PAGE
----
Re: cross-product in cylindrical problem

*To*: mathgroup at smc.vnet.net*Subject*: [mg51264] Re: [mg51258] cross-product in cylindrical problem*From*: Andrzej Kozlowski <akoz at mimuw.edu.pl>*Date*: Mon, 11 Oct 2004 01:25:23 -0400 (EDT)*References*: <200410100952.FAA25275@smc.vnet.net> <3B366122-1AC0-11D9-BEB1-000A95B4967A@mimuw.edu.pl>*Sender*: owner-wri-mathgroup at wolfram.com

I forgot to include the line: SetCoordinates[Cylindrical[Ï?, Ï?, z]]; Without that JacobianMatrix[] should be replaced by JacobianMatrix[Cylindrical[Ï?, Ï?, z]]. Andrzej On 10 Oct 2004, at 22:28, Andrzej Kozlowski wrote: > On 10 Oct 2004, at 18:52, news wrote: >> >> I'm really puzzled by this behavior of Mathematica, I have two >> vectors in >> cylindrical coordinates and would like to take their cross-product in >> cylindrical, but it seems to give me incorrect answer, see below: >> >> define parametric path {r,phi,z} >> >> In[110]:= >> f[\[Rho]_, \[Phi]_] = {\[Rho], \[Phi], 0} >> Out[110]= >> {\[Rho], \[Phi], 0} >> >> take derivates of path w.r.t. r then w.r.t phi, get {1,0,0}, and >> {0,1,0} >> >> In[113]:= >> v1 = D[f[\[Rho], \[Phi]], \[Rho]] >> v2 = D[f[\[Rho], \[Phi]], \[Phi]] >> Out[113]= >> {1, 0, 0} >> Out[114]= >> {0, 1, 0} >> >> then cross them in cylindrical coords, and should get {0,0,1}, but >> instead >> get wrong answer below >> >> In[117]:= >> n = CrossProduct[v1, v2, Cylindrical[\[Rho], \[Phi], z]] // >> FullSimplify >> Out[117]= >> {0, 0, 0} >> >> As you can see, when I cross {1,0,0} with {0,1,0} in cylindrical >> coords, I >> get {0,0,0}, when I should be getting {0,0,1}. >> >> Can anyone help? >> >> > The problem is with the meaning of "two vectors in cylindrical > coordinates". Even if your default coordinate system is cylindrical, > Mathematica still represents tangent vectors using Cartesian > coordinates. In other words, the meaning of a vector {a,b,c} in > cylindrical coordinates is the vector given by: > > << Calculus`VectorAnalysis` > > CoordinatesToCartesian[{a,b,c},Cylindrical] > > Thus, the vectors {1,0,0} and {0,1,0} are turned to: > > > CoordinatesToCartesian[{1, 0, 0}, Cylindrical] > > {1, 0, 0} > > and > CoordinatesToCartesian[{0,1,0},Cylindrical] > > {0,0,0} > > So you get the zero vector (since {0,1,0} in cylindrical coordinates > represents just the origin) and hence the result you get. > I am not hundred percent sure what you meant. But I suppose thatt by > {1,0,0} and {0,1,0} in cylindrical coordinates you meant the basic > vector fields in the tangent bundle of R^3 (in other words vectors > changing from point to point). Presumably (I am guessing) the vector > (field) {1,0,0} is > > JacobianMatrix[] . {1, 0, 0} > > {Cos[Ï?], Sin[Ï?], 0} > > and the vector (field) {0,1,0} is > > JacobianMatrix[] . {0, 1, 0} > > {(-Ï?)*Sin[Ï?], Ï?*Cos[Ï?], 0} > in Cartesian coordinates. > > In that case > > Simplify[Cross[JacobianMatrix[] . {1, 0, 0}, JacobianMatrix[] . {0, 1, > 0}]] > > {0, 0, Ï?} > > which is the vector field sometimes denoted by {0,0,1} in cylindrical > coordinates. > > Andrzej Kozlowski > Chiba, Japan > http://www.akikoz.net/~andrzej/ > http://www.mimuw.edu.pl/~akoz/ > >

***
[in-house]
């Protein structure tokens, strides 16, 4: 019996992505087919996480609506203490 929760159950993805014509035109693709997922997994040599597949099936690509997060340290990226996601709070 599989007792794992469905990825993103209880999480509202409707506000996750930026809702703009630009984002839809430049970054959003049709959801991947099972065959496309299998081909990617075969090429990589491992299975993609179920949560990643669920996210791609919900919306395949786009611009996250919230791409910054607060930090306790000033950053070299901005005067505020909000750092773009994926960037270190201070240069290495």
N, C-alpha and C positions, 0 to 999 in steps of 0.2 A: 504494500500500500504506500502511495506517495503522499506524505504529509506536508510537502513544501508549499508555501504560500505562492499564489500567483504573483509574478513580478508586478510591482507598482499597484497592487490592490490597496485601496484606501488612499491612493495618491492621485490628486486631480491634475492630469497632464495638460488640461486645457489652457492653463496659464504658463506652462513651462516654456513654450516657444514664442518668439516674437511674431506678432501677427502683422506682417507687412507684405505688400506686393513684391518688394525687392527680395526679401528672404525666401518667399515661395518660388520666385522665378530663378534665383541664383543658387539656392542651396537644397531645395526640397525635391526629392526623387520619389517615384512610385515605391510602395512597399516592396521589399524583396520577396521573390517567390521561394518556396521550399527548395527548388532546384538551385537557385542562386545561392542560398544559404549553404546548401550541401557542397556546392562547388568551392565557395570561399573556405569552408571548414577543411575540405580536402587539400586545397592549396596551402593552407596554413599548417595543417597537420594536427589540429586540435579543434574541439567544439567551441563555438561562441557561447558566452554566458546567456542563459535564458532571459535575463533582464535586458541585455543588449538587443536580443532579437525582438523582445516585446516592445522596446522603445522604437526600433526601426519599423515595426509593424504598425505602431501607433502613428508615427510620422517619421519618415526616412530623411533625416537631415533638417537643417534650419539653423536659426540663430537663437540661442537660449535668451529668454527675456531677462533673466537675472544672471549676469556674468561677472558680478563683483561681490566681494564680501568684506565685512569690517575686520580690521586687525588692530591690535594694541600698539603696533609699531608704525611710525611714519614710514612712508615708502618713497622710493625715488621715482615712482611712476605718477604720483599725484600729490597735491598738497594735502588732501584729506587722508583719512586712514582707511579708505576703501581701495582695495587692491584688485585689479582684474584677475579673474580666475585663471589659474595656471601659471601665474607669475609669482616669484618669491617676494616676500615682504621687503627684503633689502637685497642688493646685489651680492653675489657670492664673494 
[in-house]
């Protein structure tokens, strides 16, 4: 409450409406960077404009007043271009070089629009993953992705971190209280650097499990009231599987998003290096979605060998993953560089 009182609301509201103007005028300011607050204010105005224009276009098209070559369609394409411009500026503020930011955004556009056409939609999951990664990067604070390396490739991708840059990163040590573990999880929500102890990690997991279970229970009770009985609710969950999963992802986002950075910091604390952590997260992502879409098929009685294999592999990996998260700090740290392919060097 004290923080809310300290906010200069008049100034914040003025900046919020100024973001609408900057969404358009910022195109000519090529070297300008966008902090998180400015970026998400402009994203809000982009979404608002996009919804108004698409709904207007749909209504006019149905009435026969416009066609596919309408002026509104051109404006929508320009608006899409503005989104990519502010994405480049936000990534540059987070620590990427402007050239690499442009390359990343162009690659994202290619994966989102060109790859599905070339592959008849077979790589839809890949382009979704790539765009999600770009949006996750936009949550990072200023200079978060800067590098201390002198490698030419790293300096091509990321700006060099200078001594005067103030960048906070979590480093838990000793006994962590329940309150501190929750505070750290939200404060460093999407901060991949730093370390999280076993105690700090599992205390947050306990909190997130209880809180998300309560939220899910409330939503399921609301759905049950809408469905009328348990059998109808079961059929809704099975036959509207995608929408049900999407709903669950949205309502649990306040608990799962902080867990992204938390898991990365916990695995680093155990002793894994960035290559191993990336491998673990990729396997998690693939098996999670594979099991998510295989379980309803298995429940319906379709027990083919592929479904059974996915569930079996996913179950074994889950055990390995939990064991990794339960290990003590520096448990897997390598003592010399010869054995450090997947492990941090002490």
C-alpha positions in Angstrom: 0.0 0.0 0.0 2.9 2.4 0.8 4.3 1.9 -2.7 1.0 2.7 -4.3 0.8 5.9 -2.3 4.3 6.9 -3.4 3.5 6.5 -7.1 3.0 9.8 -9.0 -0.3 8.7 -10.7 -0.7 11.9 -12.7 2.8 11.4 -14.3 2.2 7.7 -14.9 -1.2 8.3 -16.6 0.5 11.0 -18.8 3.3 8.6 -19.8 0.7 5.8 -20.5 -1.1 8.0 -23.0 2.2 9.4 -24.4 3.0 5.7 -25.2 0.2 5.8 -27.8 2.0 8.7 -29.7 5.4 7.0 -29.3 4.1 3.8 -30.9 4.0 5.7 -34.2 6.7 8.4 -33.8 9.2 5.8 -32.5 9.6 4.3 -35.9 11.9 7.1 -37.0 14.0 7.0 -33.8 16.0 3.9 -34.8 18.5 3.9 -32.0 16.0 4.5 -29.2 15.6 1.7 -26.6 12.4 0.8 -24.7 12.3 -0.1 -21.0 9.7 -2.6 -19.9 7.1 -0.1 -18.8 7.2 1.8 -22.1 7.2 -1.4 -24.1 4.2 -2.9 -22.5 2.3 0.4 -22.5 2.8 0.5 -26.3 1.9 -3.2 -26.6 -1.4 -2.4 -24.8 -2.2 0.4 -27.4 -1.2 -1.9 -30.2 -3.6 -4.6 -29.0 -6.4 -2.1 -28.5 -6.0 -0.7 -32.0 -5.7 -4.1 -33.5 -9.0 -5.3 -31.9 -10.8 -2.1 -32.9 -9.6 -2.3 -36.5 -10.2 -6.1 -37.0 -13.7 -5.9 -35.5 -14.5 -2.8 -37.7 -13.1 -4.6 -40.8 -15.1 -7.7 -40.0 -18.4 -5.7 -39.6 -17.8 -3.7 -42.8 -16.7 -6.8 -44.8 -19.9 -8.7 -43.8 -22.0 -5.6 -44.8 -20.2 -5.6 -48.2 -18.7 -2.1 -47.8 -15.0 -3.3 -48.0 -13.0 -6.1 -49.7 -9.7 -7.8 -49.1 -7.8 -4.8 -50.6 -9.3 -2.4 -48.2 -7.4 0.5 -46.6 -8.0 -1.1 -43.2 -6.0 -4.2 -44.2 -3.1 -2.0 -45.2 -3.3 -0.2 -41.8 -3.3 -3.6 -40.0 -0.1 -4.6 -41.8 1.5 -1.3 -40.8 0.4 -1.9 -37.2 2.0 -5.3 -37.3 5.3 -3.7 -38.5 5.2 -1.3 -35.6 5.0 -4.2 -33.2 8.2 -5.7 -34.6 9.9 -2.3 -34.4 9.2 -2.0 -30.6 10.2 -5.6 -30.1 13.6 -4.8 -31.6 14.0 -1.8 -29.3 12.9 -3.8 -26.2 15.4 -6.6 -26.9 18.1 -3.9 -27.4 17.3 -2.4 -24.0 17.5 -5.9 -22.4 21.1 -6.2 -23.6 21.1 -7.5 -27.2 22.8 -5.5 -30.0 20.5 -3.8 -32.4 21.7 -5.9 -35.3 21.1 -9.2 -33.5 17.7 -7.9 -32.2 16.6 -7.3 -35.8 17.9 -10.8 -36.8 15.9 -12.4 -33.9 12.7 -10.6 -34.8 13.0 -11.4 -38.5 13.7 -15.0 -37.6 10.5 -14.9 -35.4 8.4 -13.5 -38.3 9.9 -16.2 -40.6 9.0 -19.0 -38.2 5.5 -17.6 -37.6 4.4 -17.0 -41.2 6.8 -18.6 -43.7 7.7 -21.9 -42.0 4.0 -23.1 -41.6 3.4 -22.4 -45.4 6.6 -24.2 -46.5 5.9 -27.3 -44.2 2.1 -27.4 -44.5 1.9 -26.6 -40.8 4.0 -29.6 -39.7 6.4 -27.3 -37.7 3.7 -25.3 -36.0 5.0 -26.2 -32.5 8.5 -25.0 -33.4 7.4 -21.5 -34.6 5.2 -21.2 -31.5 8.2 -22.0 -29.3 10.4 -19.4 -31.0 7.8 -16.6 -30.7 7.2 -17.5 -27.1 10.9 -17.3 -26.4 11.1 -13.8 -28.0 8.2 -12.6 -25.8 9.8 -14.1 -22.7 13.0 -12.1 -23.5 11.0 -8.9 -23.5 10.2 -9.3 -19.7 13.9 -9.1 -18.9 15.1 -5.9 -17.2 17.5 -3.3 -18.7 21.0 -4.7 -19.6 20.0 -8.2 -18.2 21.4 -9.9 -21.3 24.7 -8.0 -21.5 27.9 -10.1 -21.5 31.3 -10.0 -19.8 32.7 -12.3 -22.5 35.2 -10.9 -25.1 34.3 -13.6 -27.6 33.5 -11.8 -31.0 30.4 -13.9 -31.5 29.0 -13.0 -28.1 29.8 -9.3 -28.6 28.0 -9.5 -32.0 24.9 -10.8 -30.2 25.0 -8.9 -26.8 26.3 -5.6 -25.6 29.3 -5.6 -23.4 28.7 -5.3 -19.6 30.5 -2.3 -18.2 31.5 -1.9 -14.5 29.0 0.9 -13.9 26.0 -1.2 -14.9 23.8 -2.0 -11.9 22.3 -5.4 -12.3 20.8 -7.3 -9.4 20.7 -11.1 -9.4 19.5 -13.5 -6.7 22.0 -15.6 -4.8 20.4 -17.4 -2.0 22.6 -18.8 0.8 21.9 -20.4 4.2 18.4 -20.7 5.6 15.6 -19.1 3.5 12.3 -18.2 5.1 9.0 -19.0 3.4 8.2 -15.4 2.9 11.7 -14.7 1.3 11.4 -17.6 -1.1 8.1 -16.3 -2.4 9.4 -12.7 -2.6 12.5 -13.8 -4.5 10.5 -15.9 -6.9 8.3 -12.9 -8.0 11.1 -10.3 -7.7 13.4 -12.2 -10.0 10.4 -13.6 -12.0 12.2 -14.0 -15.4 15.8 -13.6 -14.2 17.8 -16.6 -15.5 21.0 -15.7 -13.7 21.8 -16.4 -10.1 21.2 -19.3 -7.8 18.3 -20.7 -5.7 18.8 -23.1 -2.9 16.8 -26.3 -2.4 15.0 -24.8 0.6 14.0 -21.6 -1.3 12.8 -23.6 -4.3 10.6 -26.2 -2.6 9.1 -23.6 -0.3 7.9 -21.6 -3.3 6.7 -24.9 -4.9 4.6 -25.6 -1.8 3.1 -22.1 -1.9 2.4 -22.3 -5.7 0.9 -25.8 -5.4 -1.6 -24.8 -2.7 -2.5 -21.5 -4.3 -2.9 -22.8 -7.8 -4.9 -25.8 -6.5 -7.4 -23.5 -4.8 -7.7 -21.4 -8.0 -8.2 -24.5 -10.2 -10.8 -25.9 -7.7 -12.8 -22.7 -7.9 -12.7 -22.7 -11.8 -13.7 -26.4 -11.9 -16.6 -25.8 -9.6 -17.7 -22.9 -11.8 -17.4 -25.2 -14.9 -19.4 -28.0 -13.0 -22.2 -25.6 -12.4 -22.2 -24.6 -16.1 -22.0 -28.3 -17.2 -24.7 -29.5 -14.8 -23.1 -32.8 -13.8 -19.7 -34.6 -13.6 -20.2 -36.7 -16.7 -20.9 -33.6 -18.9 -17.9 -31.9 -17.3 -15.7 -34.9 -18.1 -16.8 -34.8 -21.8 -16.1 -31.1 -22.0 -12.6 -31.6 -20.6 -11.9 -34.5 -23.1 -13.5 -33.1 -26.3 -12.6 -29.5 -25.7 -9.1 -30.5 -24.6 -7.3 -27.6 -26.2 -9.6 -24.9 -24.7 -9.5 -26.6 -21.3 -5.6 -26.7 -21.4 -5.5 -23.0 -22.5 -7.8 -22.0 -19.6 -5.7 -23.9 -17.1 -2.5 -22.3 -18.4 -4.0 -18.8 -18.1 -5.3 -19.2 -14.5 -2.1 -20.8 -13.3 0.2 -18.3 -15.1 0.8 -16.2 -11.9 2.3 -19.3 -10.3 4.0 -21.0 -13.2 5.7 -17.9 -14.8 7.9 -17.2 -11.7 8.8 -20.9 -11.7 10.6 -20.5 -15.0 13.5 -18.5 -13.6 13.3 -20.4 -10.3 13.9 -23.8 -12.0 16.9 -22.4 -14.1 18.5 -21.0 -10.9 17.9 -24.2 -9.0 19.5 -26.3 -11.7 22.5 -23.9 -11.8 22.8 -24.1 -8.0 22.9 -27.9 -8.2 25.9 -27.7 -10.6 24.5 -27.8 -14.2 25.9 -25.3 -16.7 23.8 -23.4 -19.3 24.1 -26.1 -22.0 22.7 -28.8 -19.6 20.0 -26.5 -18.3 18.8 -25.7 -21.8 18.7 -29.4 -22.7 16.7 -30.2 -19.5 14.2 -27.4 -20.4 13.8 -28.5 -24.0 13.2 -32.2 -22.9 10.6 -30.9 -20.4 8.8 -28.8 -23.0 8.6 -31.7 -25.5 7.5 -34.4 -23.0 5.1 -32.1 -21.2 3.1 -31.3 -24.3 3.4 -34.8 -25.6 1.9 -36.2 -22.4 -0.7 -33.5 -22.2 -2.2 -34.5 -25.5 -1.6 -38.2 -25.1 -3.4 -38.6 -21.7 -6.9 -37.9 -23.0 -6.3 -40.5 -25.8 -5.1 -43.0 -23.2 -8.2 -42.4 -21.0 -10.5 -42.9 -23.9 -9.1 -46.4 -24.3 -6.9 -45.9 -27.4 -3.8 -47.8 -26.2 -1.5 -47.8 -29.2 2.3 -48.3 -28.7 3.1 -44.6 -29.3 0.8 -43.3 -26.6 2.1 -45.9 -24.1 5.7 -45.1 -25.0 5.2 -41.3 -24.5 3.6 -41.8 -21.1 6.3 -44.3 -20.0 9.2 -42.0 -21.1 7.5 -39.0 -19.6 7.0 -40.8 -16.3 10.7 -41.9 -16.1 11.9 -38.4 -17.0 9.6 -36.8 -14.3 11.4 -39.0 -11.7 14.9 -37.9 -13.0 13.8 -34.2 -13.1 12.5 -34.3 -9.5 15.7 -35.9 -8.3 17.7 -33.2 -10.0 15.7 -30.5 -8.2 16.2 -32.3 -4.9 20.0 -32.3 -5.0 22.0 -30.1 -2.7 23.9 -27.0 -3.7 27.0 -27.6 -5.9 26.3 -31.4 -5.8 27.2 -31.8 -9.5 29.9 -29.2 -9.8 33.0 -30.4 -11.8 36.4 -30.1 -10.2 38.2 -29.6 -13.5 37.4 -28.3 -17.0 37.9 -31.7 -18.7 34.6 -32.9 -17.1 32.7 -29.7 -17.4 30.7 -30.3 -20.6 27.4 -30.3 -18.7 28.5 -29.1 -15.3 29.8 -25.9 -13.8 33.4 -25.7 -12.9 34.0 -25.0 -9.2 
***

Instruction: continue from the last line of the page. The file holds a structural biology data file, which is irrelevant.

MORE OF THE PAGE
**References**:**cross-product in cylindrical problem***From:*"news" <anonym@bamboo.com>